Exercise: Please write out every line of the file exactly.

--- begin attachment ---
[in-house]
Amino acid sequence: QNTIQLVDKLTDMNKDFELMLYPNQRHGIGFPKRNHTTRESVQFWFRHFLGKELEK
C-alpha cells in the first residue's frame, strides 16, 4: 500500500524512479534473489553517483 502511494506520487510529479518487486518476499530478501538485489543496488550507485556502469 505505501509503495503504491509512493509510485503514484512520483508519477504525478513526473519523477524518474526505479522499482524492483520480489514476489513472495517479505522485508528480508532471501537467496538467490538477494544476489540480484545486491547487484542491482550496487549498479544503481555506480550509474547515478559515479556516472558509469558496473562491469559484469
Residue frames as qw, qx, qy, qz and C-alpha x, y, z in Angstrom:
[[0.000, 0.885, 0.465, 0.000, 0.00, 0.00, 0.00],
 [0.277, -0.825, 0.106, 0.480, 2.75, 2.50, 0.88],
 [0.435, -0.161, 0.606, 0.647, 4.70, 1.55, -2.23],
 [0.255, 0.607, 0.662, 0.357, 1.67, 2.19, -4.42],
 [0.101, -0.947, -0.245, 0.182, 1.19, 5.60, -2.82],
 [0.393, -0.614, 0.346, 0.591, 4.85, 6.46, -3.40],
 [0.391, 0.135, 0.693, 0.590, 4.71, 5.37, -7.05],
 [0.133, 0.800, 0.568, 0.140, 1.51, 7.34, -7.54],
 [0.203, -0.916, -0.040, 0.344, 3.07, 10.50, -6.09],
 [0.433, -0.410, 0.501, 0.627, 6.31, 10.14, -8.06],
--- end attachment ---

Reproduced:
[in-house]
Amino acid sequence: QNTIQLVDKLTDMNKDFELMLYPNQRHGIGFPKRNHTTRESVQFWFRHFLGKELEK
C-alpha cells in the first residue's frame, strides 16, 4: 500500500524512479534473489553517483 502511494506520487510529479518487486518476499530478501538485489543496488550507485556502469 505505501509503495503504491509512493509510485503514484512520483508519477504525478513526473519523477524518474526505479522499482524492483520480489514476489513472495517479505522485508528480508532471501537467496538467490538477494544476489540480484545486491547487484542491482550496487549498479544503481555506480550509474547515478559515479556516472558509469558496473562491469559484469
Residue frames as qw, qx, qy, qz and C-alpha x, y, z in Angstrom:
[[0.000, 0.885, 0.465, 0.000, 0.00, 0.00, 0.00],
 [0.277, -0.825, 0.106, 0.480, 2.75, 2.50, 0.88],
 [0.435, -0.161, 0.606, 0.647, 4.70, 1.55, -2.23],
 [0.255, 0.607, 0.662, 0.357, 1.67, 2.19, -4.42],
 [0.101, -0.947, -0.245, 0.182, 1.19, 5.60, -2.82],
 [0.393, -0.614, 0.346, 0.591, 4.85, 6.46, -3.40],
 [0.391, 0.135, 0.693, 0.590, 4.71, 5.37, -7.05],
 [0.133, 0.800, 0.568, 0.140, 1.51, 7.34, -7.54],
 [0.203, -0.916, -0.040, 0.344, 3.07, 10.50, -6.09],
 [0.433, -0.410, 0.501, 0.627, 6.31, 10.14, -8.06],